I am thinking for instance of the flooding that occurs when dams are built. Obviously this has important environmental repercussions. When reading the information provided, it appears to me that any citizen could jeopardize the implementation of a project even if it has been approved at the various regulatory stages. Your testimony is almost shocking. I am quite shaken by what you have to say since the substantive principle of the bill is that any Canadian resident has a right to an ecologically balanced and healthy environment. I think that there is a consensus here on this bill.

We are talking about infringing on areas of jurisdiction, we are talking about...

Copyright Modernization ActGovernment Orders

November 3rd, 2010 / 5:35 p.m.
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Glenn Thibeault NDP Sudbury, ON

Mr. Speaker, I am pleased to rise today to speak to Bill C-32, An Act to amend the Copyright Act.

I, for one, am a strong advocate of reforming Canada's copyright regulations in order to modernize them and ultimately align them with the realities of the 21st century. Yet, despite my belief that Canada is in dire need of a modernized, intellectual property rights regime, the bill fails to realistically address what is needed.

The government has stated that its aim in updating the Copyright Act is not to punish individual users but rather to focus its deterrence and enforcement efforts on distributors and large websites that illegally host copyrighted content.

The first thing we need to know about creating balanced copyright is that we need to engage all the players. Bill C-61, the government's initial attempt at reforming copyright law in Canada was legislation that was so badly constructed it had to be dropped as soon as it was announced. The Conservatives were forced back to the drawing board, so here we are, after another two years of waiting. Unfortunately, they still have not got the message. The lack of thorough consultation has left major questions about the impacts of the bill.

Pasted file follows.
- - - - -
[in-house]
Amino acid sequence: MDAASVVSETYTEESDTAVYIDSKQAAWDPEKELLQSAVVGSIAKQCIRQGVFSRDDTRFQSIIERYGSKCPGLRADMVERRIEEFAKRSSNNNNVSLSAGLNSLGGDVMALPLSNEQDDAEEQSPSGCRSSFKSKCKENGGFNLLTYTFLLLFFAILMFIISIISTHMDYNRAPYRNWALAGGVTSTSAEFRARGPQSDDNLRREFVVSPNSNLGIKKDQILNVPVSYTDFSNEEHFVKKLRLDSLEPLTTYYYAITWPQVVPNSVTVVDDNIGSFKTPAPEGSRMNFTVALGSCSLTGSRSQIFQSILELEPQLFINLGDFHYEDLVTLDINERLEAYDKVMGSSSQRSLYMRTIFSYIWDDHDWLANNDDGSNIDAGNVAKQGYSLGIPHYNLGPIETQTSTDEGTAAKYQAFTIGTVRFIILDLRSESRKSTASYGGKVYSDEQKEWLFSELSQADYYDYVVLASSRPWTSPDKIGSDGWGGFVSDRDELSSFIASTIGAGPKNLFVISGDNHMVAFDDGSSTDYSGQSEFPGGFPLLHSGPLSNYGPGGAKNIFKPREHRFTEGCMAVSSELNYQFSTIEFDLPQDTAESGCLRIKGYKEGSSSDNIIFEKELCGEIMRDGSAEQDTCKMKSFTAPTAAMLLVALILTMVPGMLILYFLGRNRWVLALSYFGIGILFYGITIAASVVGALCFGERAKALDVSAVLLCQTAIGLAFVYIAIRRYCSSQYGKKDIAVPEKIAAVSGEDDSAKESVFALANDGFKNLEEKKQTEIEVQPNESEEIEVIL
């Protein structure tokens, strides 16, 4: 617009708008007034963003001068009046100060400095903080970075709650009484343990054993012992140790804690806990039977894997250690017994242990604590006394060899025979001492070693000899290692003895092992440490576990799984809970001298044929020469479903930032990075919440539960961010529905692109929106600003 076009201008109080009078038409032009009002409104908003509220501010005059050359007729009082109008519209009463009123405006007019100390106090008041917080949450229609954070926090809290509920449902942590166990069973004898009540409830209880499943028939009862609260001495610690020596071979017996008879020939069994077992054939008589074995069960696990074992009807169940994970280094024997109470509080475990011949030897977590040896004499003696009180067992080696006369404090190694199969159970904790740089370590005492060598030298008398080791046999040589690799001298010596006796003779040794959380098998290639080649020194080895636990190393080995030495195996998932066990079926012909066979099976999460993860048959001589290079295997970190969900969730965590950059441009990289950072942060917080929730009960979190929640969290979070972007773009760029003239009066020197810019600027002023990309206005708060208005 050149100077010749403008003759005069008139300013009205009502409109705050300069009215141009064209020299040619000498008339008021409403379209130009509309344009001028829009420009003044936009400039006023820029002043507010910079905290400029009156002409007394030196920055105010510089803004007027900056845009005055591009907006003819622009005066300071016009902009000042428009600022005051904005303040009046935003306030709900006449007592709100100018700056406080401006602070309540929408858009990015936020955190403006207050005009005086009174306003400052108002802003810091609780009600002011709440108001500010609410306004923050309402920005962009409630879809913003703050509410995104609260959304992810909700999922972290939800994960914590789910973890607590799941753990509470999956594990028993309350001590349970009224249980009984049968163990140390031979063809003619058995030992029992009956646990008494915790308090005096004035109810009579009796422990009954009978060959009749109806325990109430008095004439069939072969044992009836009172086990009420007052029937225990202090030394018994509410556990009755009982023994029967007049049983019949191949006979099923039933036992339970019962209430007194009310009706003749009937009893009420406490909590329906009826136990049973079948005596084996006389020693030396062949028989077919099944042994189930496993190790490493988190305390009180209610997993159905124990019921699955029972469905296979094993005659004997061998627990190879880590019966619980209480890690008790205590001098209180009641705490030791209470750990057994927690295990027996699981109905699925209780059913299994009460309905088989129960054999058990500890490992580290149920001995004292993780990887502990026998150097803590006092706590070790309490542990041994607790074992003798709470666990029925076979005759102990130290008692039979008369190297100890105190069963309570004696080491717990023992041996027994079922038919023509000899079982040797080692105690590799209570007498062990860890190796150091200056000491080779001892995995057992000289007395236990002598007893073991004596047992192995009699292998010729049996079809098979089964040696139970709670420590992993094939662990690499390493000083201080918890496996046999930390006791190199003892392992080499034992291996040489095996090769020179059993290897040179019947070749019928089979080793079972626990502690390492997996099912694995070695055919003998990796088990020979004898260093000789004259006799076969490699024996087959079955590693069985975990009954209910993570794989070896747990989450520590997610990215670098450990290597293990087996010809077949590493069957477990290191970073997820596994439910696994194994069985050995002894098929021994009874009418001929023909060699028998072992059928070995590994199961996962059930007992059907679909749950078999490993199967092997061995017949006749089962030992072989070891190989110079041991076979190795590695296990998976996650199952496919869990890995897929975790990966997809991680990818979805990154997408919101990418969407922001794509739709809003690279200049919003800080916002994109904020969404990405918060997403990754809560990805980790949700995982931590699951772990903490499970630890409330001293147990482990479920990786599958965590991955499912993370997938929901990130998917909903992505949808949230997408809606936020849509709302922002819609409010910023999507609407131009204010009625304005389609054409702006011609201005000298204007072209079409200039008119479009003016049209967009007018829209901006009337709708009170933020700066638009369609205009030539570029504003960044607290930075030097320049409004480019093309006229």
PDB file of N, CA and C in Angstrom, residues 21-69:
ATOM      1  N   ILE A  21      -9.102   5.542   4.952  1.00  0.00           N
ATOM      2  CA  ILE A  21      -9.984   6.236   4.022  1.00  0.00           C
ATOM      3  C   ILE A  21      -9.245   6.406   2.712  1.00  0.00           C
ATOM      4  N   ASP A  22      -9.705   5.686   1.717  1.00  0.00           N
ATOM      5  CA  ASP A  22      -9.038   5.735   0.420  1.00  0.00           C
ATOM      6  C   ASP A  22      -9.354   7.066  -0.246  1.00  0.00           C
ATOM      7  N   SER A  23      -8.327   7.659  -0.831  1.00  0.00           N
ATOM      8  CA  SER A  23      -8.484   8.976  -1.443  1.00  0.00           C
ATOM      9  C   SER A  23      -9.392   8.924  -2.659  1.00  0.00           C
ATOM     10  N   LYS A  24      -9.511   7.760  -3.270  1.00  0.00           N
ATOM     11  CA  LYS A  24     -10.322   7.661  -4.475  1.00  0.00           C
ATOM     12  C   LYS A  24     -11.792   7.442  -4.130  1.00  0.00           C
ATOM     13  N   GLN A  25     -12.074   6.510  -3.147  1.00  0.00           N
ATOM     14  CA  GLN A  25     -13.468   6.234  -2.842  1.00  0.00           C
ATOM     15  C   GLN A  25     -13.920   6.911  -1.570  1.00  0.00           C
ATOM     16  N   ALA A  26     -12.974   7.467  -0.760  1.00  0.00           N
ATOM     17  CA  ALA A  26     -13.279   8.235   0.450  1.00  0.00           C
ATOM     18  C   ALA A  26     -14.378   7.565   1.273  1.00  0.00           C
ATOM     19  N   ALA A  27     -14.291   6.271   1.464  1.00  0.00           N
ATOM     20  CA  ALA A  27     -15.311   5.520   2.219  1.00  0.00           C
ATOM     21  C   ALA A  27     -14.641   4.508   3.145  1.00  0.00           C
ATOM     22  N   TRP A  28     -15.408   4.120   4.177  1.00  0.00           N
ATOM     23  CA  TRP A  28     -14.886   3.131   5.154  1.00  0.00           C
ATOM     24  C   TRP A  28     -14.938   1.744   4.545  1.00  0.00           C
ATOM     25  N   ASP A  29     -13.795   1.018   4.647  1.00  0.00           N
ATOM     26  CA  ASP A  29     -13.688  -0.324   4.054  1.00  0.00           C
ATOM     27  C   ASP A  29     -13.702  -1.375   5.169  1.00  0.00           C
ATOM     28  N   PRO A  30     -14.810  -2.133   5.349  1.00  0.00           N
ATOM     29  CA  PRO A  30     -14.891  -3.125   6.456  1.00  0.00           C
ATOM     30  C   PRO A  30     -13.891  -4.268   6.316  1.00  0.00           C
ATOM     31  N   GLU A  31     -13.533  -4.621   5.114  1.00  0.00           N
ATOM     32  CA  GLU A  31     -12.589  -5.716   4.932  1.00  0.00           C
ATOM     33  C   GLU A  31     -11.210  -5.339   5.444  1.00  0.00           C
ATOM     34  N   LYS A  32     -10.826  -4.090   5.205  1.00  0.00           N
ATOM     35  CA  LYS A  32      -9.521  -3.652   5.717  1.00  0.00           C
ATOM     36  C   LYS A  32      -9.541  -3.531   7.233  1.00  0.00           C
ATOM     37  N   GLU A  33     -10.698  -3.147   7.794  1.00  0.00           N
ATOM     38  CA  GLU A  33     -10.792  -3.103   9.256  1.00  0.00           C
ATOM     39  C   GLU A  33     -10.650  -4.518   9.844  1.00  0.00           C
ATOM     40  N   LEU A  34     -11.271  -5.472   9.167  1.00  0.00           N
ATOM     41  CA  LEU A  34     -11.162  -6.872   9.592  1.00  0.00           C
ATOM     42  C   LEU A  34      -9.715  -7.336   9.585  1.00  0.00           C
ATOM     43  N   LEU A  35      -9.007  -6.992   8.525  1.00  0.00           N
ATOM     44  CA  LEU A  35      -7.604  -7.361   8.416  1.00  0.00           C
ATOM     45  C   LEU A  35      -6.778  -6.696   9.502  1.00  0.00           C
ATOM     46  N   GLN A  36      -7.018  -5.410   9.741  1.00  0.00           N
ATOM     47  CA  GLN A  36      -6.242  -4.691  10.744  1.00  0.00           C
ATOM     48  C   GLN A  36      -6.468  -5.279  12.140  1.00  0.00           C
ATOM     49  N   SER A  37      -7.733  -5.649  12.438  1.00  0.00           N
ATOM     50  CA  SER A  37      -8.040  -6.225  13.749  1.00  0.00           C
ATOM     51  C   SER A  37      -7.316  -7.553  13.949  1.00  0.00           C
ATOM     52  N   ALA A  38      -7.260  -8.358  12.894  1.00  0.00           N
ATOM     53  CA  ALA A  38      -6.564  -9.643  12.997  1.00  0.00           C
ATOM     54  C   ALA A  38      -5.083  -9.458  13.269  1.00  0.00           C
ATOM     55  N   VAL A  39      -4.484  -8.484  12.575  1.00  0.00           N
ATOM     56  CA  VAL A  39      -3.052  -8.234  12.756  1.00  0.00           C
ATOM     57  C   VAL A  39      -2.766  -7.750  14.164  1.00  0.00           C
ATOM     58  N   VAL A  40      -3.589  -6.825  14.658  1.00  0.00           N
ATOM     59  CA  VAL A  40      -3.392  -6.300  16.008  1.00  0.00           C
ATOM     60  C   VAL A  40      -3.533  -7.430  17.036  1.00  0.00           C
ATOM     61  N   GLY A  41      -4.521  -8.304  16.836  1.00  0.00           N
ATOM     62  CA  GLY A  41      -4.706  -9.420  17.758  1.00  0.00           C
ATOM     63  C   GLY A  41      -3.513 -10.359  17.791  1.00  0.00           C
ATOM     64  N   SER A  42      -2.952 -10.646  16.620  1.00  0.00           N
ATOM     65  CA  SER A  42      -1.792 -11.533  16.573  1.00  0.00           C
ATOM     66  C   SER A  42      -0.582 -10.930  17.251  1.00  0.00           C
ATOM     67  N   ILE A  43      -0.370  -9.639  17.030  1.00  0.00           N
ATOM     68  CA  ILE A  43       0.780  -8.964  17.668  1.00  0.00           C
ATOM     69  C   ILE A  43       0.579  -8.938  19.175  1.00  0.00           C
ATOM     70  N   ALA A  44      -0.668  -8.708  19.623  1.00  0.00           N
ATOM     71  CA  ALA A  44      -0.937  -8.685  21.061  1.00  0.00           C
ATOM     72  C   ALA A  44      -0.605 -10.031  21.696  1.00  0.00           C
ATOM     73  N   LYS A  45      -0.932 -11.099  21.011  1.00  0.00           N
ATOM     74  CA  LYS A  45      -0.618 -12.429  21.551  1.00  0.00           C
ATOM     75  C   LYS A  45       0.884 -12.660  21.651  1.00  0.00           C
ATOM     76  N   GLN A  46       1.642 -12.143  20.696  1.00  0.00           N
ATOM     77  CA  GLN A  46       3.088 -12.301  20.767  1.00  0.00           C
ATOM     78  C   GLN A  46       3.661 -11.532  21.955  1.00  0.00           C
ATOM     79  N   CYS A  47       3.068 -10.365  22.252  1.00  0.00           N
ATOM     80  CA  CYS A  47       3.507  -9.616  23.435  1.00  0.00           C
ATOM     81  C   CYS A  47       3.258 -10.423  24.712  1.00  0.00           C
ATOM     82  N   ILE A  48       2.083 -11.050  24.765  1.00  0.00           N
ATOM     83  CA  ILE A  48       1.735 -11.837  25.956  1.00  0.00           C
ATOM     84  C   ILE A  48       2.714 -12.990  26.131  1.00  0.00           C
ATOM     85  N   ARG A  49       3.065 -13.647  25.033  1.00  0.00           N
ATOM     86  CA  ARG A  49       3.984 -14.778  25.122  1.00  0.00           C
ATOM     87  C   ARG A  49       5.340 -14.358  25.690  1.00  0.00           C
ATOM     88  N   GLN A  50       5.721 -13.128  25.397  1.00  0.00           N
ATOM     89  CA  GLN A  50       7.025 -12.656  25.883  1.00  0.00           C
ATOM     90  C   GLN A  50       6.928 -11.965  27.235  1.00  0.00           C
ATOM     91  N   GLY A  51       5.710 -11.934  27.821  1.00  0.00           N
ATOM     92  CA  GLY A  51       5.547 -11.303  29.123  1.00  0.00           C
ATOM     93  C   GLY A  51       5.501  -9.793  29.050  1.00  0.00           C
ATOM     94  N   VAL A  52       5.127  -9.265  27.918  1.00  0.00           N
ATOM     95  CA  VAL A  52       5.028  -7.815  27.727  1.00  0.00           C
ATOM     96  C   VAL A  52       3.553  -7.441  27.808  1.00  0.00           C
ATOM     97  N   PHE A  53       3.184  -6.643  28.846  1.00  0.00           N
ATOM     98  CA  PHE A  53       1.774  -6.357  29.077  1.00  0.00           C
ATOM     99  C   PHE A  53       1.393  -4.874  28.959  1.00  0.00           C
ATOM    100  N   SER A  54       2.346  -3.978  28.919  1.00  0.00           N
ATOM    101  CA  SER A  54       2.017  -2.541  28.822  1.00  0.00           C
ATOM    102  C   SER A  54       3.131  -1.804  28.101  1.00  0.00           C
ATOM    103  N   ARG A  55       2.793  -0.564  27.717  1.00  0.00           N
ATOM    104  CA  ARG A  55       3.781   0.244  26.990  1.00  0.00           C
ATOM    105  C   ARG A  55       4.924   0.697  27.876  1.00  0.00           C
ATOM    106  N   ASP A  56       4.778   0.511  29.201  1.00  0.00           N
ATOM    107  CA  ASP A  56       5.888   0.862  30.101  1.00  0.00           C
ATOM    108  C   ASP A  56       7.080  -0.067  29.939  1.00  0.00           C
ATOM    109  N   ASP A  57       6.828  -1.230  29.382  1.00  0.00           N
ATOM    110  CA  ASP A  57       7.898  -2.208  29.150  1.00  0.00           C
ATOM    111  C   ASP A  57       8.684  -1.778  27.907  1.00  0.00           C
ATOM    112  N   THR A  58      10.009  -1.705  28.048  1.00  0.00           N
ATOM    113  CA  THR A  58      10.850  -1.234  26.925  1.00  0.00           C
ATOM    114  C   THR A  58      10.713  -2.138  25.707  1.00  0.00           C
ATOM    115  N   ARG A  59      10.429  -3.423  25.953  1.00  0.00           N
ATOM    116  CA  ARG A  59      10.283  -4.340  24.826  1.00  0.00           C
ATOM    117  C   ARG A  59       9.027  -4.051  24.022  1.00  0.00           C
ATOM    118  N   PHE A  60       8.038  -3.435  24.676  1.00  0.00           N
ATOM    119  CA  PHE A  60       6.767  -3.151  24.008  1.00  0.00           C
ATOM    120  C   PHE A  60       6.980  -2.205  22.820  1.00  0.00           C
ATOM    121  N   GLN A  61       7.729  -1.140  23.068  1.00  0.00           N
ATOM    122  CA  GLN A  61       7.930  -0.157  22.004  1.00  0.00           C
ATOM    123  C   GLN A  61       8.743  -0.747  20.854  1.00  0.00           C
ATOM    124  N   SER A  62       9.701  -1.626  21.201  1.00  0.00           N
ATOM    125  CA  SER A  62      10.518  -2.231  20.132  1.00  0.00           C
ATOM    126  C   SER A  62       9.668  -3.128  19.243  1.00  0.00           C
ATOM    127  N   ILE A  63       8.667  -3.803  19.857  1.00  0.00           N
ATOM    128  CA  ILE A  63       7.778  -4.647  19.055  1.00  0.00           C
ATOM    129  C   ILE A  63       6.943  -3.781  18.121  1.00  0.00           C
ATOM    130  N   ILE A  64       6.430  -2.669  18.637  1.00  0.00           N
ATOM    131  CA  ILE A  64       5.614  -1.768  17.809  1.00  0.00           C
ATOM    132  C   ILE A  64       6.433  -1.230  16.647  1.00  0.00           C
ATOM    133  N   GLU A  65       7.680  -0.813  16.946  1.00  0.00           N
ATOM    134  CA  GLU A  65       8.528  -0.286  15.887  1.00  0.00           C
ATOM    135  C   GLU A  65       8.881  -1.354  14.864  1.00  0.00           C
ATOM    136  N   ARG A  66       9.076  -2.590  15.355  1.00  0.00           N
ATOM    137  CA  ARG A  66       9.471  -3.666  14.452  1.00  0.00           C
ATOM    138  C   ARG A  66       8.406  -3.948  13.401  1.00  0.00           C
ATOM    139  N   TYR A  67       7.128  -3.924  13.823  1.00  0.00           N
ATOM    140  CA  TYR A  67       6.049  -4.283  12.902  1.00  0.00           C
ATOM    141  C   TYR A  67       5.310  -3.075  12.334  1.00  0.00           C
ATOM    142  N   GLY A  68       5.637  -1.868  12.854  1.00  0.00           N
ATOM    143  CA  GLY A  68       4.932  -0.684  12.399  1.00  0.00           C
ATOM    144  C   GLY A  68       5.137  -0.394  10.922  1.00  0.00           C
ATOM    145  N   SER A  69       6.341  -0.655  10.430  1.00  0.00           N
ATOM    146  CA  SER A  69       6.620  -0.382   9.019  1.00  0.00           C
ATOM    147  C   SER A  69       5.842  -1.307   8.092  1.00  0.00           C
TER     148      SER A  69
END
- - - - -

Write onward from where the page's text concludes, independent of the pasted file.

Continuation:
Specifically, whether the bill will achieve the intended objectives is a subject of debate among the various stakeholders affected by copyright reform, including authors, artists, musicians, record labels, book publishers, collective societies, libraries, museums, school associations, software developers, retailers and consumers.

The lack of thorough consultation with independent stakeholders, such as those mentioned above, is troubling, considering the same problem plagued the bill's predecessor. It all seems to me that there needs to be a consensus-building process which takes into account the concerns of all stakeholders in order to wholly legitimatize the regulatory framework being proposed.

On a different note, it is my opinion that the scope of the bill strongly misses the mark through its heightened focus on individual consumers as opposed to going after the more heinous commercial pirates who profit monetarily off the intellectual property of others.

There are two key problems with the Conservative approach to copyright. The first problem is that the rights that are offered in terms of the fair dealing, mashup and parity exemptions can be overridden by the heavy, legal protections being put in place by digital locks.

Under Bill C-32, it is illegal to break a digital lock, even if that lock prevents us from accessing material that we would otherwise be legally entitled to access. In fact, it treats breaking of digital locks for personal use the same as if the lock were being broken for commercial counterfeit.